Supporters of a Universal Basic Income (UBI) scheme in Wales have called on the government to expand its plans for a pilot scheme.

UBI is a type of welfare scheme that normally means everybody living in a specific area – be it a city, county or entire nation – is paid by the government a regular, fixed amount of income, even if they are in employment, to cover basic needs.

Mark Drakeford has committed to trialling some form of UBI in Wales, but so far it has been suggested the pilot scheme will only focus on specific groups of people, rather than a truly 'universal' approach. There have been suggestions that UBI will be trialled in Wales with care-leavers.

In a new letter to the first minister, the nation's future generations commission, Sophie Howe, is joined by other UBI supportes in calling for a more wide-ranging UBI trial that will more more rigorously test the success of the scheme. The signatories of the open letter say that while care leavers need more support, they are concerned that confining the pilot in this way won’t provide the evidence needed to understand the impacts of a basic income for all.


Instead, they want the Welsh Government to run a more wide-ranging pilot, to include children, the employed, the unemployed and pensioners, as well as care leavers.

“It’s of great importance that we get this pilot design right," said Jonathan Williams, the founder of UBI Lab Cymru. "If we’re to truly understand what impact the policy could have on society, we must include all demographics. The results of a wide-ranging pilot could be a gamechanger in terms of bringing on board people who are still unconvinced about the merits of a basic income for all. 

“The Welsh Government have taken a huge step in the right direction by being brave enough to announce they will run a trial. Now they must make the case to the UK Government that a substantive pilot is what the Welsh public want.”

Future generations commissioner Howe wants Senedd members to talk to people in their communities this summer about how a basic income could better support them in the long term.

The National Wales: Sophie Howe, the future generations commissioner for Wales.Sophie Howe, the future generations commissioner for Wales.

“It's time to accept the system is broken and without a stronger safety net, generations to come will be left with a legacy of deprivation," she said. 

“UBI could protect not just those hit hard by Covid but every one of us from other shocks to come – like the climate emergency that’s going to cause more devastation via extreme weather like heatwaves and floods.

“Keeping people well means doing new things to tackle poverty, and the Welsh Government has to take this chance now to use the Well-being of Future Generations Act to properly test how a UBI can change lives.”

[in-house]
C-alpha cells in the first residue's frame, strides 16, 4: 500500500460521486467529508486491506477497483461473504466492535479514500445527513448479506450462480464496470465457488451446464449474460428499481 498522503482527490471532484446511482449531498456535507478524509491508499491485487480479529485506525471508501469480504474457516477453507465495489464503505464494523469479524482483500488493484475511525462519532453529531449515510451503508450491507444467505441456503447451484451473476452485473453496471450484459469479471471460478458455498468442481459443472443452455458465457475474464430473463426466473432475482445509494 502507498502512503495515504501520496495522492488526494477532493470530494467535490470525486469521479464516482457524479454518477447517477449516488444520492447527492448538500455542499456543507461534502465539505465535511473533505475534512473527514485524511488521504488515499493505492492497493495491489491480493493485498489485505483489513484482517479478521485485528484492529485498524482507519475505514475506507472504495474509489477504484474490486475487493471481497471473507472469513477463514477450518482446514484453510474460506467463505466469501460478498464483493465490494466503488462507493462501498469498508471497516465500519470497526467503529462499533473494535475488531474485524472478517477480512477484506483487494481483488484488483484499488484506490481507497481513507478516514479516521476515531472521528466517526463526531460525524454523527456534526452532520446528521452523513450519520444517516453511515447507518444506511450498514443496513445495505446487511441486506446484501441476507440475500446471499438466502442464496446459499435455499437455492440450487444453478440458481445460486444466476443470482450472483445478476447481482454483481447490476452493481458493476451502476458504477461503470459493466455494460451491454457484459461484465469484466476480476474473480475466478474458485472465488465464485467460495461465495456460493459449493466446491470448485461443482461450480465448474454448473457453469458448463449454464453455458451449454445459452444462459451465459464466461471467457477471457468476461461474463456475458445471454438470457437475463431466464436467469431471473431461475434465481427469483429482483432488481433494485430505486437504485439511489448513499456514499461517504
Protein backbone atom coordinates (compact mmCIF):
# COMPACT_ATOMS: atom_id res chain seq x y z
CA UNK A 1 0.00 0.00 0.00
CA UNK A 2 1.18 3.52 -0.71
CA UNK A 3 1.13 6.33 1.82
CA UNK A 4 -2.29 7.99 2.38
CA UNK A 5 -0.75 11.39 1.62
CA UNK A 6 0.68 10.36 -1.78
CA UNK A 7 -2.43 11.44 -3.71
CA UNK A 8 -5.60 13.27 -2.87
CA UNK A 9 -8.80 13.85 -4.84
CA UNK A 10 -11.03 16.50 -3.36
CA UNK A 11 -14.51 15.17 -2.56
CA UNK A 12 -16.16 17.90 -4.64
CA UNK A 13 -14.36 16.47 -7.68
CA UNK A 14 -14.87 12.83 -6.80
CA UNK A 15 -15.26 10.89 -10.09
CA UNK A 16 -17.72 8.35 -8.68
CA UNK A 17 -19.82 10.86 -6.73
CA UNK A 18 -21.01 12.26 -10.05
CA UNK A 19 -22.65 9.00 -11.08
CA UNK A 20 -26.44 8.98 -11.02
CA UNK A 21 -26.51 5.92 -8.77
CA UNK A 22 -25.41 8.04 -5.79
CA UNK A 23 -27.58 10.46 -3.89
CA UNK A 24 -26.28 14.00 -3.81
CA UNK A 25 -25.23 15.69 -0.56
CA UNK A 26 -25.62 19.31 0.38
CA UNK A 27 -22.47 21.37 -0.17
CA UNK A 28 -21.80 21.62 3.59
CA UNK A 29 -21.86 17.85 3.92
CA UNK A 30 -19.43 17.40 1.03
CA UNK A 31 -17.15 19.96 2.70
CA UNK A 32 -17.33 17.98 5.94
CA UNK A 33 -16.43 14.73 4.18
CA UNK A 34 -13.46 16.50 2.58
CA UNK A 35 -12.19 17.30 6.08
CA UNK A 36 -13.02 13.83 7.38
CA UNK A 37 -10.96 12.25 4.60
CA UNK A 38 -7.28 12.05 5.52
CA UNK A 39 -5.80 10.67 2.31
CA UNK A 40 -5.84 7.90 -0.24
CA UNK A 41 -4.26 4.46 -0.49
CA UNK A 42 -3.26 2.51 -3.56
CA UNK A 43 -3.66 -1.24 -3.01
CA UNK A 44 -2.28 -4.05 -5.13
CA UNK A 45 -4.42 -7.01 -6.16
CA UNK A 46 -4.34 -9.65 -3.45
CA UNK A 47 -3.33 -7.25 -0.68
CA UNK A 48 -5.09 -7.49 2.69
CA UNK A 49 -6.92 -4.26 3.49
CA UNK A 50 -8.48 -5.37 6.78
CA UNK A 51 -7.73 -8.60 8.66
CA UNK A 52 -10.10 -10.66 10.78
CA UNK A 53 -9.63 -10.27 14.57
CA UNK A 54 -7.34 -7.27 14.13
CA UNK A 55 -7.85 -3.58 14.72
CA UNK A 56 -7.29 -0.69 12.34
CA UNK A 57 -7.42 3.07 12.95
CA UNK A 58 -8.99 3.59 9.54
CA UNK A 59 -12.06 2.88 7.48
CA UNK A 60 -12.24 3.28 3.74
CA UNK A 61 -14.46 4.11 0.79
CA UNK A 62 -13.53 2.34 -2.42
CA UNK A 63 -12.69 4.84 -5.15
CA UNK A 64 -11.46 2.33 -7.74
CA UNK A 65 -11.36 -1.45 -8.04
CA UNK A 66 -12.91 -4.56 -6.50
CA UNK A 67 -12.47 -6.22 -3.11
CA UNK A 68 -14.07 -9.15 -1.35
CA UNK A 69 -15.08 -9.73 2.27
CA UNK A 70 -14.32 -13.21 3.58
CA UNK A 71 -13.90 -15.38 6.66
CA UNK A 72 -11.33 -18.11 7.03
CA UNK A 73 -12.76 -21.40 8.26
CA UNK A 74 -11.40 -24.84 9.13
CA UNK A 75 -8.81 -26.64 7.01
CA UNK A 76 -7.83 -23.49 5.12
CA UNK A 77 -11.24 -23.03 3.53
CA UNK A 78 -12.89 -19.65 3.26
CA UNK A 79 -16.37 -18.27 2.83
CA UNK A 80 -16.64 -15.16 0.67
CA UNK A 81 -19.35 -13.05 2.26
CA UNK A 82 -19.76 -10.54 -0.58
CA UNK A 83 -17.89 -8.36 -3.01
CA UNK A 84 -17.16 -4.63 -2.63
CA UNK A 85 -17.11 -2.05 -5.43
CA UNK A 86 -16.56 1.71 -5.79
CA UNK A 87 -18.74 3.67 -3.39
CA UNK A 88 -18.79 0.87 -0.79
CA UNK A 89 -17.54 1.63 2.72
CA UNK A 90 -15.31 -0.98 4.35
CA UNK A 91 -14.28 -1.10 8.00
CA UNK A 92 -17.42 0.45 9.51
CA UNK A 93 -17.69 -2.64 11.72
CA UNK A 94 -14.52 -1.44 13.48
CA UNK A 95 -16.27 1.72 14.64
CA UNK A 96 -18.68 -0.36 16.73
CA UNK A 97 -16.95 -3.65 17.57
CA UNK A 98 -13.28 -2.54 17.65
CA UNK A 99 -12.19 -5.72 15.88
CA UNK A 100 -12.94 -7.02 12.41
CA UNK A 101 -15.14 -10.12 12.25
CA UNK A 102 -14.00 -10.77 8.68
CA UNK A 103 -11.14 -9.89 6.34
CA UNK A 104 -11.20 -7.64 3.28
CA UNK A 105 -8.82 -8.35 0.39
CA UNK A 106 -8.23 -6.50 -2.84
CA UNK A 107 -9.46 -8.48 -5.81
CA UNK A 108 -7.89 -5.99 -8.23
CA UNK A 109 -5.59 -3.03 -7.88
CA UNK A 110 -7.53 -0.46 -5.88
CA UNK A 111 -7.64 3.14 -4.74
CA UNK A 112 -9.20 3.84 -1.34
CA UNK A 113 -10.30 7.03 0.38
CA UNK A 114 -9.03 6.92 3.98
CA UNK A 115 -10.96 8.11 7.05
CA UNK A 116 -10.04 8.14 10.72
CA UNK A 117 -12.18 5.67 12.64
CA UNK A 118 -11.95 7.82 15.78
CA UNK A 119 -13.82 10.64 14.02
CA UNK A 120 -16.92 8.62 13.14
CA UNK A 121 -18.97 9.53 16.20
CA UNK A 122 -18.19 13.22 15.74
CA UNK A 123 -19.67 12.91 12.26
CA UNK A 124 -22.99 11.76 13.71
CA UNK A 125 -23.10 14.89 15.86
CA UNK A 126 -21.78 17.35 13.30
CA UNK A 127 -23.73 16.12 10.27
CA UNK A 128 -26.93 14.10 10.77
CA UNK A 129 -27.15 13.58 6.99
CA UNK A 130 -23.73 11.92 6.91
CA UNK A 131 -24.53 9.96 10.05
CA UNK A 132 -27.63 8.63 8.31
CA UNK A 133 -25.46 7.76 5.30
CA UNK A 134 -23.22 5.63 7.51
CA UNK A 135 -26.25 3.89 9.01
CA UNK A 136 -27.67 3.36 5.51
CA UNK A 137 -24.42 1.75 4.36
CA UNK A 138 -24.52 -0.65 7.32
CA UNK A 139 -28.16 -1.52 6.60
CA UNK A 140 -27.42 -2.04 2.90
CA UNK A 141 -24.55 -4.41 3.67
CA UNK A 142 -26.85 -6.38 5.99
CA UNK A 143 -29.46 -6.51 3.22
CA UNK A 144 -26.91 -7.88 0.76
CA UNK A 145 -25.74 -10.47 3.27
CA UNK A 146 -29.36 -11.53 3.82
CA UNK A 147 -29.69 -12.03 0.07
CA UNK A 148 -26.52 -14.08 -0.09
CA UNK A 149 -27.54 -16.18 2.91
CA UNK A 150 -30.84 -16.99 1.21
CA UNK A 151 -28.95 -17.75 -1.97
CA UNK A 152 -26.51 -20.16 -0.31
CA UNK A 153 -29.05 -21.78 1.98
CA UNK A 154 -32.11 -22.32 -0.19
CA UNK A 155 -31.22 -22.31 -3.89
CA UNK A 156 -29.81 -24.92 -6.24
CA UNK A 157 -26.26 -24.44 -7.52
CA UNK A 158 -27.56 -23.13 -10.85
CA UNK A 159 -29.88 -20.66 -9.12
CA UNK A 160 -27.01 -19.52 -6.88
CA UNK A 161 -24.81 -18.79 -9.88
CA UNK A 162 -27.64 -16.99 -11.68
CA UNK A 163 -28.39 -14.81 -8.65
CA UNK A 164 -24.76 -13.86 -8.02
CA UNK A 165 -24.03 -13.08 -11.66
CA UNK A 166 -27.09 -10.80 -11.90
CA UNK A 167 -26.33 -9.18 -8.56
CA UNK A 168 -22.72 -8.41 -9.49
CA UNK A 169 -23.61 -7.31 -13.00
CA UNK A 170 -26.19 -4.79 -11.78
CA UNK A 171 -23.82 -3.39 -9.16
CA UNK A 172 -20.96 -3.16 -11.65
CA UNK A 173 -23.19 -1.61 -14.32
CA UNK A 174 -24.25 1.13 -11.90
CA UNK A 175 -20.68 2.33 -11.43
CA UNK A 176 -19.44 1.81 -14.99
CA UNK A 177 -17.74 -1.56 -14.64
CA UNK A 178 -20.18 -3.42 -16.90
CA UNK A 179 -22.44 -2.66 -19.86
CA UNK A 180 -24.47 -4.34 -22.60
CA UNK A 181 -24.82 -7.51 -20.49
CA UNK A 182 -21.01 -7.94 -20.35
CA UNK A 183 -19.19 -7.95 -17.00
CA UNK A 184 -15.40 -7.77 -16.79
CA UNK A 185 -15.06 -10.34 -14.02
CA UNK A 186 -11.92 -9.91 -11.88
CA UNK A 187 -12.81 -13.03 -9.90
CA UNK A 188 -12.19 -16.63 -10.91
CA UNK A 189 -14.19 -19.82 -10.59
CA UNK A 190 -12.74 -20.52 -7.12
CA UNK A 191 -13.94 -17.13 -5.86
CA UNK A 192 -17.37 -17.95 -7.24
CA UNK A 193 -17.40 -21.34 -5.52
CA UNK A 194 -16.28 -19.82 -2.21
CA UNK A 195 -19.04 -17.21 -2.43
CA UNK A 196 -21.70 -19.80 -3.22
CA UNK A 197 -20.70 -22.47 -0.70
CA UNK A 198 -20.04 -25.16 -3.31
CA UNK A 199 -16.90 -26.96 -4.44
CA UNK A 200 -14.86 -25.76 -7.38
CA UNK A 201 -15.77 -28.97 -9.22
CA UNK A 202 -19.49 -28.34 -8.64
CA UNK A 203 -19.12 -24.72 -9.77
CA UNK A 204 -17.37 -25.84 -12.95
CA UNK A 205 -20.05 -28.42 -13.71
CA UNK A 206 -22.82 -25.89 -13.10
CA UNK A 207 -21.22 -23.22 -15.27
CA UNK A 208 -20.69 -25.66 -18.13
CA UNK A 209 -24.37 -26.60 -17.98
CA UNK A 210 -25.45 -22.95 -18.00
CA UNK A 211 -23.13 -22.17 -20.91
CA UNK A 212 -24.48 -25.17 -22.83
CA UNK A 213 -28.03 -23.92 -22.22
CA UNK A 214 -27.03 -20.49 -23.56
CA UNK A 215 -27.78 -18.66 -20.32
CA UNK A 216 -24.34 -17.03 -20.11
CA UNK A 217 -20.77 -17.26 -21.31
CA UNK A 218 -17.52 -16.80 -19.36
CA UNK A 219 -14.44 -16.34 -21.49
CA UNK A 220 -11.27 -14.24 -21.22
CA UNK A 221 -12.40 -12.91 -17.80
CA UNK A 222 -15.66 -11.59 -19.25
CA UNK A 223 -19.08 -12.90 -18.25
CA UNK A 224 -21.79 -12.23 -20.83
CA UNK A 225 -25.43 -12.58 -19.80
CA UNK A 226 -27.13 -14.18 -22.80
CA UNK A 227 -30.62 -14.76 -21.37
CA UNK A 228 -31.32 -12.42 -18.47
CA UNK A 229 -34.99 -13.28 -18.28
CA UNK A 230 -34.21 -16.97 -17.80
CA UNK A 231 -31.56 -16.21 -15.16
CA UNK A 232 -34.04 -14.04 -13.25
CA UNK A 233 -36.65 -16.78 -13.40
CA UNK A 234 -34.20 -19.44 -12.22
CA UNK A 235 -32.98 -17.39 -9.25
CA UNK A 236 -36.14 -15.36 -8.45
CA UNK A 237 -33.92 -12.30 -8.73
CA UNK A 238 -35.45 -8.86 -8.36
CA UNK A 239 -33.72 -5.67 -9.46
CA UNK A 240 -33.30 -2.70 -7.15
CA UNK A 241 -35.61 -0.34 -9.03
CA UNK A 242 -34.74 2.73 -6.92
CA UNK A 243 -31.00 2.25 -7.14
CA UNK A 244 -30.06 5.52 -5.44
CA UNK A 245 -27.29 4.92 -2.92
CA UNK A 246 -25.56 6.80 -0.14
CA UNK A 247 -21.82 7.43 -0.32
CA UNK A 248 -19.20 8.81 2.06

'Uncertainty puts pressure on your mental health'

Phillip Easton from Penrhiwceiber in Rhondda Cynon Taf said UBI would be ‘life-changing’ for people in his area. 

During lockdowns, the 41-year-old's business, Pip’s Real Hot Chocolate, could no longer supply to events or cafés and Phillip, who didn’t qualify for Universal Credit, struggled to buy food or pay his mortgage.

He suffered a stroke six years ago which left him with brain damage meaning he finds paperwork difficult and says an automatic, guaranteed payment would make a huge difference during economic uncertainty. 

“Because the funding changes, you don’t know if you’re going to get support,” said Phillip. 

“It’s hard to plan and that uncertainty puts a pressure on your mental health," he said. "It’s a very testing time. Now is my quiet season, after having been unable to sell during the busy winter period, but I have no idea if I’m going to get any more help.” 

The National Wales: Business owner Phillip Easton, who supports a Universal Basic Income scheme in Wales. Picture: Yusuf IsmailBusiness owner Phillip Easton, who supports a Universal Basic Income scheme in Wales. Picture: Yusuf Ismail

He added: "If my area was chosen for the pilot, then those children who live in the worst poverty in Wales would have money in their families that they never dreamed of.  

“We have pride. We don’t want charity. But some things that can be taken for granted aren’t a priority.

“UBI isn't about giving people money, it’s about giving them opportunities. Opportunities for a better home life, better mental health, more time to do the things that make somewhere a place people want to live in.”  

The Welsh Government has been contacted for comment.

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